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Thomas Paine - One of America's Founding Fathers

Posted on Wednesday, February 26, 2020

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Birth: February 9, 1737
Death: June 8, 1809 (age 72)
Colony: Pennsylvania
Occupation: Author, Politician
Significance: Authored Common Sense (1776)

Thomas Paine Portrait located in the Second Bank of the United States Portrait Gallery

Early Life and Career Struggles

Thomas Paine was born near the eastern coast of England to a Quaker family of modest means. Paine was briefly educated as child, but his formal education had concluded by the age of 12 since Paine was apprenticed to his father as a staymaker (a maker of corsets). 

After the conclusion of his apprenticeship, Paine briefly worked as a privateer before returning to England and settling in London. Paine then moved to Sandwich and attempted to work his trade as a staymaker, but he had little business success. While in Sandwich, Paine also married his first wife, Mary Lambert, in 1759. After Paine’s business collapsed, he and Mary moved to Margate, but while there, Mary died during childbirth along with their child.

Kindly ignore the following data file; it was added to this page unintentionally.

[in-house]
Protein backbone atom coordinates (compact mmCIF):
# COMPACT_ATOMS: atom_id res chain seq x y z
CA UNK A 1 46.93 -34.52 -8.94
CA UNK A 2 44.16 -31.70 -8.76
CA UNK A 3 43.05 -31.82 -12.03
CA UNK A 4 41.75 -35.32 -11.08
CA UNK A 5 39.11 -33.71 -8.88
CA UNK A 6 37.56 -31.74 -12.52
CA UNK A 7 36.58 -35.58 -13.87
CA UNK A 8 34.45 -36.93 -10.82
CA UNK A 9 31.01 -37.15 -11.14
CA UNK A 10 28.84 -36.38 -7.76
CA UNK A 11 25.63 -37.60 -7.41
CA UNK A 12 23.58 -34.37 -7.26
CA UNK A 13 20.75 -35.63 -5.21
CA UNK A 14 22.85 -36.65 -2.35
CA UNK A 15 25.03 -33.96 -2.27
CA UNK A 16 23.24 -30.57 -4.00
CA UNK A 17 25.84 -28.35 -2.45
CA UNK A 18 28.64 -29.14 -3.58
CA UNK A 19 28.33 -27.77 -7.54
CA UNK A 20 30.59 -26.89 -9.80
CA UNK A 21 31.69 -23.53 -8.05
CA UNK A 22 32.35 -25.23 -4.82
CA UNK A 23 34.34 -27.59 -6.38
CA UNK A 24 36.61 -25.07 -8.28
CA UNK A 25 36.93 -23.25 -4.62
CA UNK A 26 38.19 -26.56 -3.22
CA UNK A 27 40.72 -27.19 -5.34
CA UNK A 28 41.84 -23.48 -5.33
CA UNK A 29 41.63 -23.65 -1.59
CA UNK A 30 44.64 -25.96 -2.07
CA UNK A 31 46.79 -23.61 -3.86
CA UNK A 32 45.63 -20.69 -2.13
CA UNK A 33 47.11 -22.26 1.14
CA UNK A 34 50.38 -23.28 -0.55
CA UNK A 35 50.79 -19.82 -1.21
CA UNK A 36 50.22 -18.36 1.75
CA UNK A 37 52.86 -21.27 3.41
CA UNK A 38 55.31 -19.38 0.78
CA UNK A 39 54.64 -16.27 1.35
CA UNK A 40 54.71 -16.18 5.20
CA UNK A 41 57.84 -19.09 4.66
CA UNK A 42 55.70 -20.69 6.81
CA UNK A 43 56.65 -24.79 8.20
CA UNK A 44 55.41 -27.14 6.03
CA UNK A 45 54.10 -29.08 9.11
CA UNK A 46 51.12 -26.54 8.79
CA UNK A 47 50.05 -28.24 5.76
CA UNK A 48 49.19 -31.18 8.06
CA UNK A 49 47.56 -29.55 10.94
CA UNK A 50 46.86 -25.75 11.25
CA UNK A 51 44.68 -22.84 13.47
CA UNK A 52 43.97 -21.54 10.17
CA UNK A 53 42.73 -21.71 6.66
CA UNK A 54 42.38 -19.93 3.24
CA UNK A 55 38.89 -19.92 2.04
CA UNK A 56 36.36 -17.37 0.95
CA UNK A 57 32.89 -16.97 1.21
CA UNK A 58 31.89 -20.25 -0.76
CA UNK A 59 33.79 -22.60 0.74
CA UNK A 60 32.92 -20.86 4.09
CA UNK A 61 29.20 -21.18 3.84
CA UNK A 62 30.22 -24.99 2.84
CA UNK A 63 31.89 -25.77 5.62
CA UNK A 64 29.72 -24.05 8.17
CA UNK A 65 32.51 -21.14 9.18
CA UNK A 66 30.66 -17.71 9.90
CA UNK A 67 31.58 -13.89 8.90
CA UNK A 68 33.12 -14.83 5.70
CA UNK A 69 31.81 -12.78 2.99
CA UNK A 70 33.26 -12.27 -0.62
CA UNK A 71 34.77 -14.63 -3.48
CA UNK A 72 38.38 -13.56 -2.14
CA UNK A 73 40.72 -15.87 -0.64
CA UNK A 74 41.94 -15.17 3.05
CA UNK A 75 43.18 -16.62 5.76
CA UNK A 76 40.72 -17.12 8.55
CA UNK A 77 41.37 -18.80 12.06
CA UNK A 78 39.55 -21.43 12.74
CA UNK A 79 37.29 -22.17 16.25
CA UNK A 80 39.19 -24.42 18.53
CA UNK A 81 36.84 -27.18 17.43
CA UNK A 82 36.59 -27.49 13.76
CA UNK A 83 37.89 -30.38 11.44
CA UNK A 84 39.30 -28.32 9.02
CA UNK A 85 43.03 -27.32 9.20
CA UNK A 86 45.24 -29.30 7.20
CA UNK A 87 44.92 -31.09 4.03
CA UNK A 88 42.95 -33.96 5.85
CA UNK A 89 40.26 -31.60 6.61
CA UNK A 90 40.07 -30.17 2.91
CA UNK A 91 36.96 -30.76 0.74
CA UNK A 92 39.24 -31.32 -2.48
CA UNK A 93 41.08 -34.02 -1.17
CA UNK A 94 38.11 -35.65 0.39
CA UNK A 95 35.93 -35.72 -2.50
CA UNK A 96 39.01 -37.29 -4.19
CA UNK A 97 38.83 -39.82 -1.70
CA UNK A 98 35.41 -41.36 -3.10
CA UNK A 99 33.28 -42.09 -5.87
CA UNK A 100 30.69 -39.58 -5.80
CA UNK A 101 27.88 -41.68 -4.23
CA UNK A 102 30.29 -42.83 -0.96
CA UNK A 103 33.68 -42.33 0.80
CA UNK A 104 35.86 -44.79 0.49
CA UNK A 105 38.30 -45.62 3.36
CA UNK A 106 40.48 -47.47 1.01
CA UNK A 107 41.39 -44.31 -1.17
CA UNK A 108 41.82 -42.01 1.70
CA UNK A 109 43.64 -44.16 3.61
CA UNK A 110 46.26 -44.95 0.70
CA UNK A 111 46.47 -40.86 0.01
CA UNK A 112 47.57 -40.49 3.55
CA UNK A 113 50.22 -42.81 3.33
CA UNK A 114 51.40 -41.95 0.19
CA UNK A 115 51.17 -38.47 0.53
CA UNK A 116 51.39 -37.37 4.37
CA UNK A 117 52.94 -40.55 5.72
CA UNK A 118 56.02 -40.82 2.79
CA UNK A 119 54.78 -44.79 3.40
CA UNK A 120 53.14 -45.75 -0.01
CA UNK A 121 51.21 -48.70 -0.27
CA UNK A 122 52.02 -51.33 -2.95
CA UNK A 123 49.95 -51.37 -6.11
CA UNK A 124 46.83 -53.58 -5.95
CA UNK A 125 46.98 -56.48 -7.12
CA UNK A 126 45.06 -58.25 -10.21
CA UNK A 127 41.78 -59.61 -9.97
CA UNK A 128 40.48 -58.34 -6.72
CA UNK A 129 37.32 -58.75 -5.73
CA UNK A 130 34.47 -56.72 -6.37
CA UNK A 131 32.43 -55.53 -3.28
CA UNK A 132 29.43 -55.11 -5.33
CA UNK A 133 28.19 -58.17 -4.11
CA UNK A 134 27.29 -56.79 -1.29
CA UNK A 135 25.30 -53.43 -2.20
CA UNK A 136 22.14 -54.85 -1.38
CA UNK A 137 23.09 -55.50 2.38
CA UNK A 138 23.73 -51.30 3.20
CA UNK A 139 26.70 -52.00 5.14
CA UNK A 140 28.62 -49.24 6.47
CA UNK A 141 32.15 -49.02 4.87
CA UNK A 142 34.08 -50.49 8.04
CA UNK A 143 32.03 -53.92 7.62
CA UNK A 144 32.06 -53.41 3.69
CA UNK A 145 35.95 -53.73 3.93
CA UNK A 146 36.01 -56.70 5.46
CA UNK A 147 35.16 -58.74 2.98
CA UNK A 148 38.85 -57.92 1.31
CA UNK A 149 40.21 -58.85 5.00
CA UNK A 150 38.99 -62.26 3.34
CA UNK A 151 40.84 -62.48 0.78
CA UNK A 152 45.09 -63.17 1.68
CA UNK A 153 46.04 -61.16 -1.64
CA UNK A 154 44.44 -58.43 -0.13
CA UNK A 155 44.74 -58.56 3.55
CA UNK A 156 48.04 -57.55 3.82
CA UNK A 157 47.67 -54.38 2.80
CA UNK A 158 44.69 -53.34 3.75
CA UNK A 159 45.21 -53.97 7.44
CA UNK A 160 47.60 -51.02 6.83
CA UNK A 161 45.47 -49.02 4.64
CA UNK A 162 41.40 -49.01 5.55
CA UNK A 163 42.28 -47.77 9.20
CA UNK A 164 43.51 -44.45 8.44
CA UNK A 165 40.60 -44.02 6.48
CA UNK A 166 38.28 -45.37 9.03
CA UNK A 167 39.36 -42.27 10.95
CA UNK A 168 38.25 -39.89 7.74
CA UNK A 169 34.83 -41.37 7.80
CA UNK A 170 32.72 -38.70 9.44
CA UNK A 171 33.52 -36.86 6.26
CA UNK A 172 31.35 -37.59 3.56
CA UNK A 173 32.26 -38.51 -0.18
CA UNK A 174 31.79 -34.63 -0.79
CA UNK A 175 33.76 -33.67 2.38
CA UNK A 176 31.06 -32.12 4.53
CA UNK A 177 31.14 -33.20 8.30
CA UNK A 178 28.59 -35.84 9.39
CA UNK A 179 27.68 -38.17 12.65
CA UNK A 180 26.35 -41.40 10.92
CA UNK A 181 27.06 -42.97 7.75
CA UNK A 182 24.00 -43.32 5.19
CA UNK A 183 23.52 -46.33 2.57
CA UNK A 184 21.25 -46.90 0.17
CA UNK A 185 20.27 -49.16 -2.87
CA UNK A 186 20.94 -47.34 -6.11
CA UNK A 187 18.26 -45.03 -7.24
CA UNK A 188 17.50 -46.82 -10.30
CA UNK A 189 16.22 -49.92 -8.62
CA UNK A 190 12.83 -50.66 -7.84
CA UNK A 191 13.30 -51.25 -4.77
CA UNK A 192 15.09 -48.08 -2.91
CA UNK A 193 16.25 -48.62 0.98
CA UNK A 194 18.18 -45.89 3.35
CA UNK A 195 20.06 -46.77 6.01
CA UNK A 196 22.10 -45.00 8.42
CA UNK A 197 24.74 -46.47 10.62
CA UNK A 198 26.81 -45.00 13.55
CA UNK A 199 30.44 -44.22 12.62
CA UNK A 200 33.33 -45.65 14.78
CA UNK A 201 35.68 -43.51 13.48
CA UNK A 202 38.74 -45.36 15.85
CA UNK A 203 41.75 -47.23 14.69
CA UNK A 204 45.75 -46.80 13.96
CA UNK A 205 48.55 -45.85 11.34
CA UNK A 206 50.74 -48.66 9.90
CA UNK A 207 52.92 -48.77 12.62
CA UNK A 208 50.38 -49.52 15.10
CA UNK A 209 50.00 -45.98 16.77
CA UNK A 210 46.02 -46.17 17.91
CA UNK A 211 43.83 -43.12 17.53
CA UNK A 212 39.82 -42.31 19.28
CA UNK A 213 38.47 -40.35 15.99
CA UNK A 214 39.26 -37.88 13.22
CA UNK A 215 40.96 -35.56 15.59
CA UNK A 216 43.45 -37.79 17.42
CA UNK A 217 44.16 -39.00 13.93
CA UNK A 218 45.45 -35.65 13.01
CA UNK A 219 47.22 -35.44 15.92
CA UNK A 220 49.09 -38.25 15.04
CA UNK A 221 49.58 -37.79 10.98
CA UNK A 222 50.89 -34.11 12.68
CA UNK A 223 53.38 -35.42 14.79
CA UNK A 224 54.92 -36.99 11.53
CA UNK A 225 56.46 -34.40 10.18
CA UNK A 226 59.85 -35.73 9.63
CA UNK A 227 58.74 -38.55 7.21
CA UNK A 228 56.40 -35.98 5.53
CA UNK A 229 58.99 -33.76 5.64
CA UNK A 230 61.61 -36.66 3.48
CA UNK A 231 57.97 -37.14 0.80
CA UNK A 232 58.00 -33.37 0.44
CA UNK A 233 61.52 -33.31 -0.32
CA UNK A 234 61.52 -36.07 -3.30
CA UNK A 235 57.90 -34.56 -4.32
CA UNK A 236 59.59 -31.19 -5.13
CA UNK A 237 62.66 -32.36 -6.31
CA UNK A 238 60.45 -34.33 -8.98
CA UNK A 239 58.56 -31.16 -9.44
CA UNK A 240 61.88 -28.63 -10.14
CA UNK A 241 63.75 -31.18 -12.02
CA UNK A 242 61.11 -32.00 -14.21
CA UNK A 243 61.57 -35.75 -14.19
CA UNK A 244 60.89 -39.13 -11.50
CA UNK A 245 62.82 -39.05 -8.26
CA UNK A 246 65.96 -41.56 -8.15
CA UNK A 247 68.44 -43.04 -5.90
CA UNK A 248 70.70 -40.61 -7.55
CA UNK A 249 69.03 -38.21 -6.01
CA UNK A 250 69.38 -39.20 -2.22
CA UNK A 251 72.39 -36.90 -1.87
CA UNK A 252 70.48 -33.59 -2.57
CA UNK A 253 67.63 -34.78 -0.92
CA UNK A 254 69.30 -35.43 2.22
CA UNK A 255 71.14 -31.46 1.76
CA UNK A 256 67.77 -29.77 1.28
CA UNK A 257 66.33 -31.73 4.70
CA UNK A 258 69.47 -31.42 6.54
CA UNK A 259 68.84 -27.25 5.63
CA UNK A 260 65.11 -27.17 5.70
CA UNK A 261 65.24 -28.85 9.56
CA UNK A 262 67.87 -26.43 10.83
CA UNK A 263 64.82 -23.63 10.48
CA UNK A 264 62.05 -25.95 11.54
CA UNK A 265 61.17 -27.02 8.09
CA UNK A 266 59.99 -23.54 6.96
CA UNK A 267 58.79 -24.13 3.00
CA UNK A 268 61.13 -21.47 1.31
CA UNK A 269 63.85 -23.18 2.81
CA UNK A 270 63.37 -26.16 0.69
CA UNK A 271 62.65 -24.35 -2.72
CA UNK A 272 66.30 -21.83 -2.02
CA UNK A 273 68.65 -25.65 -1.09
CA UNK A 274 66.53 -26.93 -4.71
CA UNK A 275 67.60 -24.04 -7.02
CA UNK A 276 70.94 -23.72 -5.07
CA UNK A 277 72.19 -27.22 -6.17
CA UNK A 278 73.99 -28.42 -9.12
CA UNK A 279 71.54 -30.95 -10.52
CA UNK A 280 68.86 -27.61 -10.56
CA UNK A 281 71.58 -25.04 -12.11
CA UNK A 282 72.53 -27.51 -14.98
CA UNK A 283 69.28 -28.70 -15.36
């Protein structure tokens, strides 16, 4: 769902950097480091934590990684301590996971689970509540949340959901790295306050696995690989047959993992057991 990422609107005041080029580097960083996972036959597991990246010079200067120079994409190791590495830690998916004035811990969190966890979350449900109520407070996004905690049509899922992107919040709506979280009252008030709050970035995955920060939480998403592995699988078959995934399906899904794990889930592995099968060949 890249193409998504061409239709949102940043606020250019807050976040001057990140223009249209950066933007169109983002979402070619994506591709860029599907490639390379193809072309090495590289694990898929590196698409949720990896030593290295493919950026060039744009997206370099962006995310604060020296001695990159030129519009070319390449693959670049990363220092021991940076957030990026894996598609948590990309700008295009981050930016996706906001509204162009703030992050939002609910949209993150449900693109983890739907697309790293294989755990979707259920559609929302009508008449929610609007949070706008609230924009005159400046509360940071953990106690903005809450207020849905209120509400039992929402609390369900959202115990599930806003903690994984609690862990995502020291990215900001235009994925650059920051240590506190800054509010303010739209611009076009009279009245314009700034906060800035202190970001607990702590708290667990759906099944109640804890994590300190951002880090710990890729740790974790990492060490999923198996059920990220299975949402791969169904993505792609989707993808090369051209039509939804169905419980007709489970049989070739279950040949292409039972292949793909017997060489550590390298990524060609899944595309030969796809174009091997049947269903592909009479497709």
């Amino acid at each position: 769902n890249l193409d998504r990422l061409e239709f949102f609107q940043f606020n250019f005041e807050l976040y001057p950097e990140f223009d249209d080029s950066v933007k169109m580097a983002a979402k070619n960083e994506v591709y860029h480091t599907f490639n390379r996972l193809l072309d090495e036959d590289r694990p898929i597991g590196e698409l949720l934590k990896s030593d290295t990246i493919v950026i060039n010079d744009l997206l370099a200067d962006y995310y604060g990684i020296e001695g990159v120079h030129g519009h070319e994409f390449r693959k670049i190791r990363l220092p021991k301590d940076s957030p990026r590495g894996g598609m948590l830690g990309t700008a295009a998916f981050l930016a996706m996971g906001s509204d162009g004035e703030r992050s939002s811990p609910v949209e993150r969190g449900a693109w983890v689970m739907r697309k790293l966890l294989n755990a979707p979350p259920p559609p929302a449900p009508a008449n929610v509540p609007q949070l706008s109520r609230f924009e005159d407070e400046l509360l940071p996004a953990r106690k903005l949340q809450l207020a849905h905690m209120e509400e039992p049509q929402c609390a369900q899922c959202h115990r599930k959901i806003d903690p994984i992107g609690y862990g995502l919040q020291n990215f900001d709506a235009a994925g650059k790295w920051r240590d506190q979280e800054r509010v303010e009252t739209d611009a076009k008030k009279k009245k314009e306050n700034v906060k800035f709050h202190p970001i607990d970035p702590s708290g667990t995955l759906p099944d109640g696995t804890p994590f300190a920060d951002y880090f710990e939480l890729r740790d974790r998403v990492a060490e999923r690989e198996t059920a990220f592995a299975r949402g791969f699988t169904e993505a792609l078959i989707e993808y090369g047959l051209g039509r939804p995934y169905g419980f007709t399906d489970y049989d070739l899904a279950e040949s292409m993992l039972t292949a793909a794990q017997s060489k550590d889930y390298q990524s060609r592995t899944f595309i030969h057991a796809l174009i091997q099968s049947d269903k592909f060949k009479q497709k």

After Mary's death, Paine moved around quite a bit, trying his hand at various careers but never finding much success. In 1771, Paine married again, this time to Elizabeth Ollive who was the daughter of his landlord when he lived in Lewes, England. But Paine was unable have any more success in his private life than with career, and the marriage quickly fell apart, and they separated within five years.

While working as a tax collector in Lewes, Paine finally began to have some success, though not as a tax collector. Over time, Paine had become very interested in politics and had joined a debating club. Paine was committed to the idea that ordinary people were treated unfairly in English society, and that the English Government and laws, seemed designed to repress them. Paine also found that he was successful in communicating that message, as he successfully convinced his fellow tax collectors in Lewes that they deserved better working conditions and higher salaries. Paine's coworkers ended up sending Paine to London in 1772 to petition their case to Parliament. While in London, Paine had a chance meeting that would change his life, when he met American Statesman Benjamin Franklin.